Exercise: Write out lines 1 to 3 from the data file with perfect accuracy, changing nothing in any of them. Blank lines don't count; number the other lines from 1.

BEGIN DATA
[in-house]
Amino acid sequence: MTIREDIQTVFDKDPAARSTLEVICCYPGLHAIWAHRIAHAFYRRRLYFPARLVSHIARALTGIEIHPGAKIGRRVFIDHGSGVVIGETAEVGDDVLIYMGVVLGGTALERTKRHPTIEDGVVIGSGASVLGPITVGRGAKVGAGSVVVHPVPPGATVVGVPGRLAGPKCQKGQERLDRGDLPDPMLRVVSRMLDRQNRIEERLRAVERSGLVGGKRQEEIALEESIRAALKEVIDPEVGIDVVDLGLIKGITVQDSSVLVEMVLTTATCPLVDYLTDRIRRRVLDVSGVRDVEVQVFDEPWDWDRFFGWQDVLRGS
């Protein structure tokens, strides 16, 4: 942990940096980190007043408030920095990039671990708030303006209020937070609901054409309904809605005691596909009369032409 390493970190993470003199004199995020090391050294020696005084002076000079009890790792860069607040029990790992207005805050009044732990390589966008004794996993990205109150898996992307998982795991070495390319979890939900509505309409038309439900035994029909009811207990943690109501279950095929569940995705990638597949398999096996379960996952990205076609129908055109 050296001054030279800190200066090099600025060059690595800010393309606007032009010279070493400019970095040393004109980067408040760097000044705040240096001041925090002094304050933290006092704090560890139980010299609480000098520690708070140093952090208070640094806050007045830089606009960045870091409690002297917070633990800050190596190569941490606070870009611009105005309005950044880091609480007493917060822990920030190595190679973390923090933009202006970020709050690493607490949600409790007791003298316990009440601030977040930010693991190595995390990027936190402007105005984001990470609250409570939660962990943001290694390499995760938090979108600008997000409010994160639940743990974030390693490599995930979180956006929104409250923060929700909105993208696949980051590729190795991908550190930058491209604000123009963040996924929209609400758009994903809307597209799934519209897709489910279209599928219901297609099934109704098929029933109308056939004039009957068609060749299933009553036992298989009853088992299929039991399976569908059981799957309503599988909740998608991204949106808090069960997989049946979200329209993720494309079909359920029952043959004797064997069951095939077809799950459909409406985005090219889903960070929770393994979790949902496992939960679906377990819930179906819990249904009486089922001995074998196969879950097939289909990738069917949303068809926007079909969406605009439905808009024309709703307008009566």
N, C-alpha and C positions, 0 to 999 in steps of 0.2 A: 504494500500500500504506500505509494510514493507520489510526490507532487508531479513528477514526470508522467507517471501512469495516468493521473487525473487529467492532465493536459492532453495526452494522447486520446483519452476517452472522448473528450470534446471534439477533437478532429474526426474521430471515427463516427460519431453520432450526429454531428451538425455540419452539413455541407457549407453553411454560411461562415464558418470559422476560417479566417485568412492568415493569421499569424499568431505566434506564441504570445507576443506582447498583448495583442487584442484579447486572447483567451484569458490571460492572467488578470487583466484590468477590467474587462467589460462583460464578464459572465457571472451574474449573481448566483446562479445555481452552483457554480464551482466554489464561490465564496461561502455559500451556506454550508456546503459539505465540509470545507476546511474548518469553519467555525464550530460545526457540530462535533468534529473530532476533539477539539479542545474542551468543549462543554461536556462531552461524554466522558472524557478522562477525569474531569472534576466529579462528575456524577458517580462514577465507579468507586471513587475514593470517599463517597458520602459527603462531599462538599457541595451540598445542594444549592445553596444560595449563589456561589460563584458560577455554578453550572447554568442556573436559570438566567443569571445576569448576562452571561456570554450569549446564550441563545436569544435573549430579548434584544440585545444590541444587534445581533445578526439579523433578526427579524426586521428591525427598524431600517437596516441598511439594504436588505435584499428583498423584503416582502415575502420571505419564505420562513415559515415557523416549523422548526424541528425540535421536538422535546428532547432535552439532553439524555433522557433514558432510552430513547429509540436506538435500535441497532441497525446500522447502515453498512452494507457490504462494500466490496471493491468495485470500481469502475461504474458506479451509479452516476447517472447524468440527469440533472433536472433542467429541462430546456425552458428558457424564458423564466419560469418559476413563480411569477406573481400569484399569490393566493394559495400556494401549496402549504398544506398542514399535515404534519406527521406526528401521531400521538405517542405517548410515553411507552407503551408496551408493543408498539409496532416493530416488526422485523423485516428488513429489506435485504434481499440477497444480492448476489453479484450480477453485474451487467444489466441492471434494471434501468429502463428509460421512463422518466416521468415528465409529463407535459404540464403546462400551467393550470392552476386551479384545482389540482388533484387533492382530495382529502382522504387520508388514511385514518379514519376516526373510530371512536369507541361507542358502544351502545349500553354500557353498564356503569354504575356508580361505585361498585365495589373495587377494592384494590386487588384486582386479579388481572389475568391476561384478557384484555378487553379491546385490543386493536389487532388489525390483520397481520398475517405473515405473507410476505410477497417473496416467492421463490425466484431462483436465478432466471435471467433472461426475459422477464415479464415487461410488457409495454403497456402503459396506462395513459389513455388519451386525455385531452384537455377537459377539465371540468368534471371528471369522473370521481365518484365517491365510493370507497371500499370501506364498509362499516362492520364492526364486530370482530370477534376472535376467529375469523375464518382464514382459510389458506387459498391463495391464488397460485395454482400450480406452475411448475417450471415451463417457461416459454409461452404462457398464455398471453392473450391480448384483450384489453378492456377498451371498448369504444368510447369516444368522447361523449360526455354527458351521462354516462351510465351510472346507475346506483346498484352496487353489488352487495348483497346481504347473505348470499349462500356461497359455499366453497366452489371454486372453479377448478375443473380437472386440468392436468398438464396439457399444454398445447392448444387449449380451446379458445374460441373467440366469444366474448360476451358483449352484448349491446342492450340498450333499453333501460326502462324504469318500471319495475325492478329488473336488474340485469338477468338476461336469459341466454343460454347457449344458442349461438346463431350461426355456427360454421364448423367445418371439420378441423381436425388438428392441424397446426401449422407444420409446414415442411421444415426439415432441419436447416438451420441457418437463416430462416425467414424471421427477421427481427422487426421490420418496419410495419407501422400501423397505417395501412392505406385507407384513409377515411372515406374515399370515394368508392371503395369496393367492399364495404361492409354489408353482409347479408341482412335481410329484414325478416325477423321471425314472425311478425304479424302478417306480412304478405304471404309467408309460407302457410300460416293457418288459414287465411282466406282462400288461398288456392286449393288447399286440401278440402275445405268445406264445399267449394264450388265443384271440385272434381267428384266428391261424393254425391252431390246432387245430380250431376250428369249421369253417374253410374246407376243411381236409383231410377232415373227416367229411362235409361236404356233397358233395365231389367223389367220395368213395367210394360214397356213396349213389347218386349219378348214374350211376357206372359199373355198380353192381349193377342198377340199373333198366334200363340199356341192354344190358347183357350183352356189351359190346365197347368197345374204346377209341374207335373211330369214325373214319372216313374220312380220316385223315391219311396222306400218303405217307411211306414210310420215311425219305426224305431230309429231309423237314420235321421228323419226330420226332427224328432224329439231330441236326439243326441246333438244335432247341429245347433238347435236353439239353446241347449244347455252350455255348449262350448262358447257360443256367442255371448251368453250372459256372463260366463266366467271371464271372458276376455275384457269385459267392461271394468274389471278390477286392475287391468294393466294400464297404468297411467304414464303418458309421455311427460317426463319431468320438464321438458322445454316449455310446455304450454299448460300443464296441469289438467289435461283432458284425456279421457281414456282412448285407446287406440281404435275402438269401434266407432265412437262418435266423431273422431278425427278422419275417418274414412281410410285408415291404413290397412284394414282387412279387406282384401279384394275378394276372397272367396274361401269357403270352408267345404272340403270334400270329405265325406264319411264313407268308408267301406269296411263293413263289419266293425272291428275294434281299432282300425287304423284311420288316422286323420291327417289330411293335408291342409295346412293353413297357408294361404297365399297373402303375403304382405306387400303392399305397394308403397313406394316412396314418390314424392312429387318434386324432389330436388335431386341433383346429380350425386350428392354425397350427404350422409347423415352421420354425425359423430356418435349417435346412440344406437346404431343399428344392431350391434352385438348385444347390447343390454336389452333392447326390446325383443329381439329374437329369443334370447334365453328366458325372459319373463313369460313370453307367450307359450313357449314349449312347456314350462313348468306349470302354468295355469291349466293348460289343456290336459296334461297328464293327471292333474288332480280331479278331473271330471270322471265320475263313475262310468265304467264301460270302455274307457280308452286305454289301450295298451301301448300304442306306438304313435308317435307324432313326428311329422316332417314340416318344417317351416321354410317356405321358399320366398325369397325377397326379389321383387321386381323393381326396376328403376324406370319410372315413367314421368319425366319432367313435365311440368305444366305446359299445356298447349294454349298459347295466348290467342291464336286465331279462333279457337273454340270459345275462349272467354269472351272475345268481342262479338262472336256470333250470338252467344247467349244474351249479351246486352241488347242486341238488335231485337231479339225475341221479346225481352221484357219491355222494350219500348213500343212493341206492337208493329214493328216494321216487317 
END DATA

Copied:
[in-house]
Amino acid sequence: MTIREDIQTVFDKDPAARSTLEVICCYPGLHAIWAHRIAHAFYRRRLYFPARLVSHIARALTGIEIHPGAKIGRRVFIDHGSGVVIGETAEVGDDVLIYMGVVLGGTALERTKRHPTIEDGVVIGSGASVLGPITVGRGAKVGAGSVVVHPVPPGATVVGVPGRLAGPKCQKGQERLDRGDLPDPMLRVVSRMLDRQNRIEERLRAVERSGLVGGKRQEEIALEESIRAALKEVIDPEVGIDVVDLGLIKGITVQDSSVLVEMVLTTATCPLVDYLTDRIRRRVLDVSGVRDVEVQVFDEPWDWDRFFGWQDVLRGS
């Protein structure tokens, strides 16, 4: 942990940096980190007043408030920095990039671990708030303006209020937070609901054409309904809605005691596909009369032409 390493970190993470003199004199995020090391050294020696005084002076000079009890790792860069607040029990790992207005805050009044732990390589966008004794996993990205109150898996992307998982795991070495390319979890939900509505309409038309439900035994029909009811207990943690109501279950095929569940995705990638597949398999096996379960996952990205076609129908055109 050296001054030279800190200066090099600025060059690595800010393309606007032009010279070493400019970095040393004109980067408040760097000044705040240096001041925090002094304050933290006092704090560890139980010299609480000098520690708070140093952090208070640094806050007045830089606009960045870091409690002297917070633990800050190596190569941490606070870009611009105005309005950044880091609480007493917060822990920030190595190679973390923090933009202006970020709050690493607490949600409790007791003298316990009440601030977040930010693991190595995390990027936190402007105005984001990470609250409570939660962990943001290694390499995760938090979108600008997000409010994160639940743990974030390693490599995930979180956006929104409250923060929700909105993208696949980051590729190795991908550190930058491209604000123009963040996924929209609400758009994903809307597209799934519209897709489910279209599928219901297609099934109704098929029933109308056939004039009957068609060749299933009553036992298989009853088992299929039991399976569908059981799957309503599988909740998608991204949106808090069960997989049946979200329209993720494309079909359920029952043959004797064997069951095939077809799950459909409406985005090219889903960070929770393994979790949902496992939960679906377990819930179906819990249904009486089922001995074998196969879950097939289909990738069917949303068809926007079909969406605009439905808009024309709703307008009566």